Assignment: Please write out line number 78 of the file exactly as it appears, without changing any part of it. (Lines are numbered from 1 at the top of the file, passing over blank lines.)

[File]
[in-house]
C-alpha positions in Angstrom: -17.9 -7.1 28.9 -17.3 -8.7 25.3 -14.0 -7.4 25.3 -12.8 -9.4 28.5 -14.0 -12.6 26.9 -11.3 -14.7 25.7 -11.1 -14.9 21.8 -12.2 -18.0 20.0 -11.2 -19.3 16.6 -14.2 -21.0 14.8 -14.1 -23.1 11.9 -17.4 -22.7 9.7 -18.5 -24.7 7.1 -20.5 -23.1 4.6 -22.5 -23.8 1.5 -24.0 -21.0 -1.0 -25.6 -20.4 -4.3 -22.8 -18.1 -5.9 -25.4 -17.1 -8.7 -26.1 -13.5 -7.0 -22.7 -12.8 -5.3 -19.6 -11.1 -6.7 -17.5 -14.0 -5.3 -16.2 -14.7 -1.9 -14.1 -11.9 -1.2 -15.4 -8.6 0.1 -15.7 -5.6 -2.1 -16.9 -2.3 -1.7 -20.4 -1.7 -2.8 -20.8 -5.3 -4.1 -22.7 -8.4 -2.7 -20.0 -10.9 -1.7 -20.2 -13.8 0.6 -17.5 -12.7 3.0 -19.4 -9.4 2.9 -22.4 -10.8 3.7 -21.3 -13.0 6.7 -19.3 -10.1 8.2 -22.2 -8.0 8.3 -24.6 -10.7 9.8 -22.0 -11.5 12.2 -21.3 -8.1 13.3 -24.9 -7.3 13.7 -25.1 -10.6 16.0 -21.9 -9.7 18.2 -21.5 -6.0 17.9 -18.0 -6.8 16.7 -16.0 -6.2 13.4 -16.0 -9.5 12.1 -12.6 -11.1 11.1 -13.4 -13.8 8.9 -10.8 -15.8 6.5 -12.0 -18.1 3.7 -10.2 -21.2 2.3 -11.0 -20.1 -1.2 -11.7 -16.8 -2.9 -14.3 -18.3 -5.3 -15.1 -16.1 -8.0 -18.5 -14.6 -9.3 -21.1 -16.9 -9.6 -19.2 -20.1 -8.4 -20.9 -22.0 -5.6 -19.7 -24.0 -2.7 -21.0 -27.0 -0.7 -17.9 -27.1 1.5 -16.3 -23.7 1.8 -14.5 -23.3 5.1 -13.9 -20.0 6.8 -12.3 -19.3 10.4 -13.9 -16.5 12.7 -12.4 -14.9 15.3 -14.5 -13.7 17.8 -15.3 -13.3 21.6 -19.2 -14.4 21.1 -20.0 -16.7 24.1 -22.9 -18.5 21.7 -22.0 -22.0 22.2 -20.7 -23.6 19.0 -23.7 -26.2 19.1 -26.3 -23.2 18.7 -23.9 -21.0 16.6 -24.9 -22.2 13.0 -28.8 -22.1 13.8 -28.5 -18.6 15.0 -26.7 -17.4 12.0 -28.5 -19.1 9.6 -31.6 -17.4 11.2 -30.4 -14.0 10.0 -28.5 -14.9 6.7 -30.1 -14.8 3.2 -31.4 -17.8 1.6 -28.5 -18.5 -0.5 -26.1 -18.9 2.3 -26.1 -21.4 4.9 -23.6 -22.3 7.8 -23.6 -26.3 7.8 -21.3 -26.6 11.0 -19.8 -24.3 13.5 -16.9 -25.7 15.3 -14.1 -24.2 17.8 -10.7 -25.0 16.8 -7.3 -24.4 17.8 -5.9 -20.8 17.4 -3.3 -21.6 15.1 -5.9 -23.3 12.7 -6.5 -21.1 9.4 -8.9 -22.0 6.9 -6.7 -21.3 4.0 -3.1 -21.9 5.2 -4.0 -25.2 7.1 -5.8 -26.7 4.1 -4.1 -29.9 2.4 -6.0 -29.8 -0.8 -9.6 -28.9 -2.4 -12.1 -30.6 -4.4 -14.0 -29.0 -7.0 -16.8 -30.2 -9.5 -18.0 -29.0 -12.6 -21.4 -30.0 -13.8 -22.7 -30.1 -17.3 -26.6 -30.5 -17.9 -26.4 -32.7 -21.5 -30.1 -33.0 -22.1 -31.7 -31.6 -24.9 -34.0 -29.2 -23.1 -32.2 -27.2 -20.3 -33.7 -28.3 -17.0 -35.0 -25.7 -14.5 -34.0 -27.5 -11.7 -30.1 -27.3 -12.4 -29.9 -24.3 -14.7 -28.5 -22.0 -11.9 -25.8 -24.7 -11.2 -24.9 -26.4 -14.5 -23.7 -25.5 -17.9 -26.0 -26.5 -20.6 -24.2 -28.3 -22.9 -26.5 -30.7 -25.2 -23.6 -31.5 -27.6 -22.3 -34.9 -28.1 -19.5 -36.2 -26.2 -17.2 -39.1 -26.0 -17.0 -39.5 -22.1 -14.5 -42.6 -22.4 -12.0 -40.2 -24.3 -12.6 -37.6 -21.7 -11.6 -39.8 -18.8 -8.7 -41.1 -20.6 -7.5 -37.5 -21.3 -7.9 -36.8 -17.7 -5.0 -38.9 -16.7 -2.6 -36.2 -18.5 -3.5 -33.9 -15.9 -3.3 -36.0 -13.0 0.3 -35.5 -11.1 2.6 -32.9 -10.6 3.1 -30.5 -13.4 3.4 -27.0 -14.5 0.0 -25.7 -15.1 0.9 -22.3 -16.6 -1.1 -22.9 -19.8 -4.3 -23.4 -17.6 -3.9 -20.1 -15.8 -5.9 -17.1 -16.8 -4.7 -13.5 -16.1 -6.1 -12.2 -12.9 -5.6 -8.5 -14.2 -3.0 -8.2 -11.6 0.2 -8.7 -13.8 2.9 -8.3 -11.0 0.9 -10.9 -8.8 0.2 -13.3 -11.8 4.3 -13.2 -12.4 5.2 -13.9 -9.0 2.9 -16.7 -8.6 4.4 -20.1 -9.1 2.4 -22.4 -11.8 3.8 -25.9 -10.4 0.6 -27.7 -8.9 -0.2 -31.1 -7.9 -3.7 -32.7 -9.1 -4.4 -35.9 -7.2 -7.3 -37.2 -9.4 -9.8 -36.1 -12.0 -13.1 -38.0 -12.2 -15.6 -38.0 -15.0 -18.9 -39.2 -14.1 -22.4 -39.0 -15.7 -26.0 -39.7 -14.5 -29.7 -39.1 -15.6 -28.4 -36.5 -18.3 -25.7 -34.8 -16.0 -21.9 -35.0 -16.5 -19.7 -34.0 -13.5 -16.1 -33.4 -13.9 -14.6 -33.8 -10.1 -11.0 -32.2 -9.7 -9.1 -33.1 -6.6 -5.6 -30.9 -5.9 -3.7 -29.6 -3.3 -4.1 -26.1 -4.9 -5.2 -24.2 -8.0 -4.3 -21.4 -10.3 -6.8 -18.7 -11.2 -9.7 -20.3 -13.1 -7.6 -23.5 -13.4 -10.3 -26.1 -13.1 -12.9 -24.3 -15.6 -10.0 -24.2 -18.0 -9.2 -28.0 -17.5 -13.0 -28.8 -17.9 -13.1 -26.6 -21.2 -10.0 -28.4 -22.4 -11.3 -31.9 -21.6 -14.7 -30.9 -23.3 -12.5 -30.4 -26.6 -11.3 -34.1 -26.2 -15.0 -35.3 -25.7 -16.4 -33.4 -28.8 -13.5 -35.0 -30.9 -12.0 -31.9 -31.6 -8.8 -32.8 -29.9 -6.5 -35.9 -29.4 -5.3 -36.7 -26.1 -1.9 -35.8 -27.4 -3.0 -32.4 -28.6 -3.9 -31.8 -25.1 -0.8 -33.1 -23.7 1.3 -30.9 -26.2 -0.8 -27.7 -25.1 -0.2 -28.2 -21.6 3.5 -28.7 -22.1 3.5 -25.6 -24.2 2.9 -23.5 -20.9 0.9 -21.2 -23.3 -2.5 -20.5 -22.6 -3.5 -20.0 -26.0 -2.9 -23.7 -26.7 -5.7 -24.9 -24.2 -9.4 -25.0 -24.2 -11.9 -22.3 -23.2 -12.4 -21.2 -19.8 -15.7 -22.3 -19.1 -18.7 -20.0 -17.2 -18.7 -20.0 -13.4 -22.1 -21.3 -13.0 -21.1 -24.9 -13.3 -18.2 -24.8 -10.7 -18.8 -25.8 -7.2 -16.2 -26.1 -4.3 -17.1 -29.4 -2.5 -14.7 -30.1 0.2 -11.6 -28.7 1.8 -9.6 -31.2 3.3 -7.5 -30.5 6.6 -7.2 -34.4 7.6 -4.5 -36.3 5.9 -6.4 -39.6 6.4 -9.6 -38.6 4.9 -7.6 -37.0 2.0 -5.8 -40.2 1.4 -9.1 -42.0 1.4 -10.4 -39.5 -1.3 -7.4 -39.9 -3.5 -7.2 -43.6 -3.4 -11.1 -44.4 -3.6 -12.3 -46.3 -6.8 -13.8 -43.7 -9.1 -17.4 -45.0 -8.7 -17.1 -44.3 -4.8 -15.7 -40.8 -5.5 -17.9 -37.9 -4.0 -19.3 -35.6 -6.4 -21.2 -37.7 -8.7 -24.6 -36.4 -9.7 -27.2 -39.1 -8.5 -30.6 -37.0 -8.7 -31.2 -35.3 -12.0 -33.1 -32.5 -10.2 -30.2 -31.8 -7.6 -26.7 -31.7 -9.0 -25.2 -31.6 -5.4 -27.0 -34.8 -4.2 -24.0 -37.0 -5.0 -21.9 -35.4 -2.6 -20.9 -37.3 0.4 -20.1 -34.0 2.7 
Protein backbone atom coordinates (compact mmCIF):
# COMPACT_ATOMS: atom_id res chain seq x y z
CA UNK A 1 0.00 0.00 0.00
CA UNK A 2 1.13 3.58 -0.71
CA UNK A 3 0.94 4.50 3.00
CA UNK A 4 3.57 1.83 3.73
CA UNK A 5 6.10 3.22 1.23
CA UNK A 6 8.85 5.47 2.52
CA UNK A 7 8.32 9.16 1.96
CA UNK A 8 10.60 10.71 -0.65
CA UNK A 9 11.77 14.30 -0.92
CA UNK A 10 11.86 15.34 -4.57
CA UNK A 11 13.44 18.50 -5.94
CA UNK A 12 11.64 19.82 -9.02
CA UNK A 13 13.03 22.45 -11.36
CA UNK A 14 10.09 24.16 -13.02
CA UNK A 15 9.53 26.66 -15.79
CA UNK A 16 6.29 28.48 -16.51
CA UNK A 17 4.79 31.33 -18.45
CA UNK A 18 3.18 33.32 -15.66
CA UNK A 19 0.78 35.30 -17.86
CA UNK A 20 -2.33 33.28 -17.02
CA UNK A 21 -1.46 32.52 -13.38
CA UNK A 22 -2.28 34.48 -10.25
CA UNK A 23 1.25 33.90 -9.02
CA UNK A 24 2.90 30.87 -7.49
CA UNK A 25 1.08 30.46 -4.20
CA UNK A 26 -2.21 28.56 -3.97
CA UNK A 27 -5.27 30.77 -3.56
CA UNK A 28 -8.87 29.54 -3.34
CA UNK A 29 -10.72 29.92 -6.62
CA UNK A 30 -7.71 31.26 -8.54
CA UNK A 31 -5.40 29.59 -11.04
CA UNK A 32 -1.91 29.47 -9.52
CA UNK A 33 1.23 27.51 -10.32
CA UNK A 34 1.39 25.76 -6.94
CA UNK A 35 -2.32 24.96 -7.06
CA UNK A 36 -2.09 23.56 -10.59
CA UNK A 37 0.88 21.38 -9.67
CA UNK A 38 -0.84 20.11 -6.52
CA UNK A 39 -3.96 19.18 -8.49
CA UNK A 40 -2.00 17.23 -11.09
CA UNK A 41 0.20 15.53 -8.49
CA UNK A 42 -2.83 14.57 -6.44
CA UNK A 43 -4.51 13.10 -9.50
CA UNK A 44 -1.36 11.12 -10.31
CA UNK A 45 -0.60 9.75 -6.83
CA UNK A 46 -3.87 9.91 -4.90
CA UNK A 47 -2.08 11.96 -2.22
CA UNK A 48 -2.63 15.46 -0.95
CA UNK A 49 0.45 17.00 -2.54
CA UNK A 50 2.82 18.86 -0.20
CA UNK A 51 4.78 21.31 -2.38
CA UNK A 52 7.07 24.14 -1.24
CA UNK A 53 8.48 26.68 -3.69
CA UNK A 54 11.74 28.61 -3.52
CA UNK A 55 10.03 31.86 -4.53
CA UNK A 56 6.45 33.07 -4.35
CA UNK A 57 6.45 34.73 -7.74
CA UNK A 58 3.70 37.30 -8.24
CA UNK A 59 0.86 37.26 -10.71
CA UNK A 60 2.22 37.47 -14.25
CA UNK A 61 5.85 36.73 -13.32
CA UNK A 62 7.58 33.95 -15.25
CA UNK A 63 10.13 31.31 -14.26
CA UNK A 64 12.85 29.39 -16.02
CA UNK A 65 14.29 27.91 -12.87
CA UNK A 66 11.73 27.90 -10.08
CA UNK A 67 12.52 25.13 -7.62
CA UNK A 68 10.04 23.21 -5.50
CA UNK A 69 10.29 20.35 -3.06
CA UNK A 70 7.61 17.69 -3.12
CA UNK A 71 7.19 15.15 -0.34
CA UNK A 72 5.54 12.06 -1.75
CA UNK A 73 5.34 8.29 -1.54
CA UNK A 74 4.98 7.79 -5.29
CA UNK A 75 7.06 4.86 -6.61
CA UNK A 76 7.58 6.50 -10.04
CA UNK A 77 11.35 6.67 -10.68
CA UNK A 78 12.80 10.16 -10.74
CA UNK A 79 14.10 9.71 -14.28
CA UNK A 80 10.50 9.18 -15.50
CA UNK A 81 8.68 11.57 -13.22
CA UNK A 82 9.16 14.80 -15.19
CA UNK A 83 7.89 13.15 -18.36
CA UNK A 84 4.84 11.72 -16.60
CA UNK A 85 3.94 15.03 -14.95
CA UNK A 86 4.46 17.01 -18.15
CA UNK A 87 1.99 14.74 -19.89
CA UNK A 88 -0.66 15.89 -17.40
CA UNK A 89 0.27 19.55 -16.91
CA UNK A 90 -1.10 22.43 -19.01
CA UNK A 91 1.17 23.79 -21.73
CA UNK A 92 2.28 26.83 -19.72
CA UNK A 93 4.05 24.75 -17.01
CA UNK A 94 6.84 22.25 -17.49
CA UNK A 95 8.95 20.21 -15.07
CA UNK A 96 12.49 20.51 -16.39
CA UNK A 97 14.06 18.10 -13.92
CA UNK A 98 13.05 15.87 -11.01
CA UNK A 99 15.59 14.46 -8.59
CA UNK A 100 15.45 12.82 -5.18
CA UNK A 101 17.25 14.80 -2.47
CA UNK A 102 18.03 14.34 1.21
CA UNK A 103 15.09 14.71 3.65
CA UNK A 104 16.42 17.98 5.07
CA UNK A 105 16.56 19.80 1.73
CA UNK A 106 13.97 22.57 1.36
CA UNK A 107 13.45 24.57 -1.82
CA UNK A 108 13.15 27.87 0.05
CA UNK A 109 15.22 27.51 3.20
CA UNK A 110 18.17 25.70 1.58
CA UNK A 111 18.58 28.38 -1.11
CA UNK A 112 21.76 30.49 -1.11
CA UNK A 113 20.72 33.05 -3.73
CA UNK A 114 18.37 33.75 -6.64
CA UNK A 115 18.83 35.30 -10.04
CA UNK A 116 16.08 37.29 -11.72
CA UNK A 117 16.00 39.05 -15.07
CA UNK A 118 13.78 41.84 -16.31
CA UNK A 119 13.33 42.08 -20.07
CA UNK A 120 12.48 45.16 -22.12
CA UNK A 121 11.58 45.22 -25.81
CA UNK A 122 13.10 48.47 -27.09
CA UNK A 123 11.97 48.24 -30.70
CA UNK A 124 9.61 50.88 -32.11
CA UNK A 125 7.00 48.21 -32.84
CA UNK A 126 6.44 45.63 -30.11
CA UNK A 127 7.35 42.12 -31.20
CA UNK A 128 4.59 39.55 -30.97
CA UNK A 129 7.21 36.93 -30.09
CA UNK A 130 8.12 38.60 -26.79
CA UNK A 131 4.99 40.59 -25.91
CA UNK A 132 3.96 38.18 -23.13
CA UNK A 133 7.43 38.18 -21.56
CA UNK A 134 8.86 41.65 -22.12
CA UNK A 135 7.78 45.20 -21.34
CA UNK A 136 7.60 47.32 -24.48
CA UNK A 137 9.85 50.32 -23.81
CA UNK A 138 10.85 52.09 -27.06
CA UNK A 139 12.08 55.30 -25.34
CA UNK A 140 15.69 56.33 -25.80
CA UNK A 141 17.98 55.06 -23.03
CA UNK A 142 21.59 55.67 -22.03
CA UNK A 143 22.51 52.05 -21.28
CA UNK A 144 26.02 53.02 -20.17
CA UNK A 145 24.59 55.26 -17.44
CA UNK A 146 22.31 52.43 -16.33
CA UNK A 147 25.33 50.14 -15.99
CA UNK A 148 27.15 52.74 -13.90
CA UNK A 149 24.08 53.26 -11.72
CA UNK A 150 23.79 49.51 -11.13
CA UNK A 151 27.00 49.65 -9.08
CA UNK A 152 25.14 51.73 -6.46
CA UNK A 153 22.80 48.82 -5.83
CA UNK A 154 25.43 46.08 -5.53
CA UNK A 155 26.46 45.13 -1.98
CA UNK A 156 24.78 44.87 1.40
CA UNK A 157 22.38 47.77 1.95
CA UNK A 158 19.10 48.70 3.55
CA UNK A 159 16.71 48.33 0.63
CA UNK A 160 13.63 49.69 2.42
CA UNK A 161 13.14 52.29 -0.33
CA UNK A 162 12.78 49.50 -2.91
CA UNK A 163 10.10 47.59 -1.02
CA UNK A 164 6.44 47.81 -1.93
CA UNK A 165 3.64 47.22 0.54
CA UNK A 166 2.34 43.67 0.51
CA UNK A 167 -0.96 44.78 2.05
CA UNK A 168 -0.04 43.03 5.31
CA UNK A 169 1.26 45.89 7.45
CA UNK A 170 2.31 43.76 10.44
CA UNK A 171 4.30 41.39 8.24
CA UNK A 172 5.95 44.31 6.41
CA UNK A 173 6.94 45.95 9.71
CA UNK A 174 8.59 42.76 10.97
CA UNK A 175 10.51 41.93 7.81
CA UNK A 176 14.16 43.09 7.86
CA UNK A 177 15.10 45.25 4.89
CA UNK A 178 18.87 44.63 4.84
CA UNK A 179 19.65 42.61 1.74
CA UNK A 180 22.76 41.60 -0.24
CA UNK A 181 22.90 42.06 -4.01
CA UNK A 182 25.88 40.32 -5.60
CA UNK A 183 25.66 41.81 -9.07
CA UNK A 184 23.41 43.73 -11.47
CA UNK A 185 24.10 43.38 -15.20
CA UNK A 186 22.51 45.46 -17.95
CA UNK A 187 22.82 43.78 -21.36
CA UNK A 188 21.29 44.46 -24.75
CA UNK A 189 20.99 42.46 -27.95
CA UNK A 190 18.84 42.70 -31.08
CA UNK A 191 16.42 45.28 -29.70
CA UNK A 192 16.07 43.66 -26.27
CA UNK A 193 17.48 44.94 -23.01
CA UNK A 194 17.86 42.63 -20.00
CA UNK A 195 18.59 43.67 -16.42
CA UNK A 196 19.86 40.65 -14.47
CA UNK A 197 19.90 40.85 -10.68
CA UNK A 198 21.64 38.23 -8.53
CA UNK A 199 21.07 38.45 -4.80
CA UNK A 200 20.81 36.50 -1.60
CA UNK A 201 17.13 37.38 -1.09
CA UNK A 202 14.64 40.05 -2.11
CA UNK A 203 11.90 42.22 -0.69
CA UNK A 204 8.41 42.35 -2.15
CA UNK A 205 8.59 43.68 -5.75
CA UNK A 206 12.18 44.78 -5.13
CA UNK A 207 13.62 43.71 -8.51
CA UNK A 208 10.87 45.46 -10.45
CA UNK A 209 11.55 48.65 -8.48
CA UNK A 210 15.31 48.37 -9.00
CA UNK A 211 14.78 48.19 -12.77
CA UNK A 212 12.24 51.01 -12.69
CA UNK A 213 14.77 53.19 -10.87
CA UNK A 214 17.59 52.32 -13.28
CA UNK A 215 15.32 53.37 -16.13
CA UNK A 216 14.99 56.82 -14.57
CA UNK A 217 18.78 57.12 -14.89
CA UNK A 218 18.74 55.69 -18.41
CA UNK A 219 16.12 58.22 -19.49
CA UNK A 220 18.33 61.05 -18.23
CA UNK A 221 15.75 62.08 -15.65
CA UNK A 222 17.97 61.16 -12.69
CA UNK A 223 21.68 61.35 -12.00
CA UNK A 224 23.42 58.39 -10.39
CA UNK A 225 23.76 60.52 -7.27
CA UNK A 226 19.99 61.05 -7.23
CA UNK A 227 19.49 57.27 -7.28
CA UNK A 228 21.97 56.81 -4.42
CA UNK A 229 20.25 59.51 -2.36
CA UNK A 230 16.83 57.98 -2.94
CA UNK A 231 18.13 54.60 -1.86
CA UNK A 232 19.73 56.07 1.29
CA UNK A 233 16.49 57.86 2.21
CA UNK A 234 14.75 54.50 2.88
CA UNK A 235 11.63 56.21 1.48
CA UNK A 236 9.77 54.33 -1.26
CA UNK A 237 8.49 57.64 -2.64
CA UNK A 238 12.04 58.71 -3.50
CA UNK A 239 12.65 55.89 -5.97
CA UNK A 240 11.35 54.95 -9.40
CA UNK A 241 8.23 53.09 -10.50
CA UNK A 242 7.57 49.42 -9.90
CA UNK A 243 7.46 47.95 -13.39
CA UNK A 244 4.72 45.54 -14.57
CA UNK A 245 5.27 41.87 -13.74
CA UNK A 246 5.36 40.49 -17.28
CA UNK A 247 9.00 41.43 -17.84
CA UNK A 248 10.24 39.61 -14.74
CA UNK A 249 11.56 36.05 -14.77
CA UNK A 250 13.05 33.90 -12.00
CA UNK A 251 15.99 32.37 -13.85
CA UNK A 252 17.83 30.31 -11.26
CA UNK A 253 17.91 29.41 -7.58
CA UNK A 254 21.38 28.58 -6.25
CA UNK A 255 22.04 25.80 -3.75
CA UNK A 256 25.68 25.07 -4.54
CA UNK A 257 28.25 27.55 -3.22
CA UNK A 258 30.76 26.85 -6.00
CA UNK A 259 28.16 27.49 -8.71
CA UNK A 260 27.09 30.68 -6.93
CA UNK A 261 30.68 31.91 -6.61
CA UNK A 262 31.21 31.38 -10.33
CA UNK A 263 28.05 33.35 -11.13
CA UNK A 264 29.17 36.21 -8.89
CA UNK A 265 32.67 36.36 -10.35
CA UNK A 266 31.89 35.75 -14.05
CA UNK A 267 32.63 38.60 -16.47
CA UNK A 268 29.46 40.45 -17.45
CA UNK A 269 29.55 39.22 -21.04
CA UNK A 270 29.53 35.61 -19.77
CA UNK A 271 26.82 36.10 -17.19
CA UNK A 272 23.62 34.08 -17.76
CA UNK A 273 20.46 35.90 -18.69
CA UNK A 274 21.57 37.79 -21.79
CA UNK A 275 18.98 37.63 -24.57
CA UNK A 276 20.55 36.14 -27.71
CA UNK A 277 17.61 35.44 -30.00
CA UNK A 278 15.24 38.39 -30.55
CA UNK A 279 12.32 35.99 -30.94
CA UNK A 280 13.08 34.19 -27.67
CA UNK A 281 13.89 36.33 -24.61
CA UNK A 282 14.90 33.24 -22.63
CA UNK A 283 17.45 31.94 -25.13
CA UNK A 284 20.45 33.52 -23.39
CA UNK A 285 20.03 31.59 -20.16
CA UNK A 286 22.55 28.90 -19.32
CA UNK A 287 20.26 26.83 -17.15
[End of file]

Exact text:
CA UNK A 74 4.98 7.79 -5.29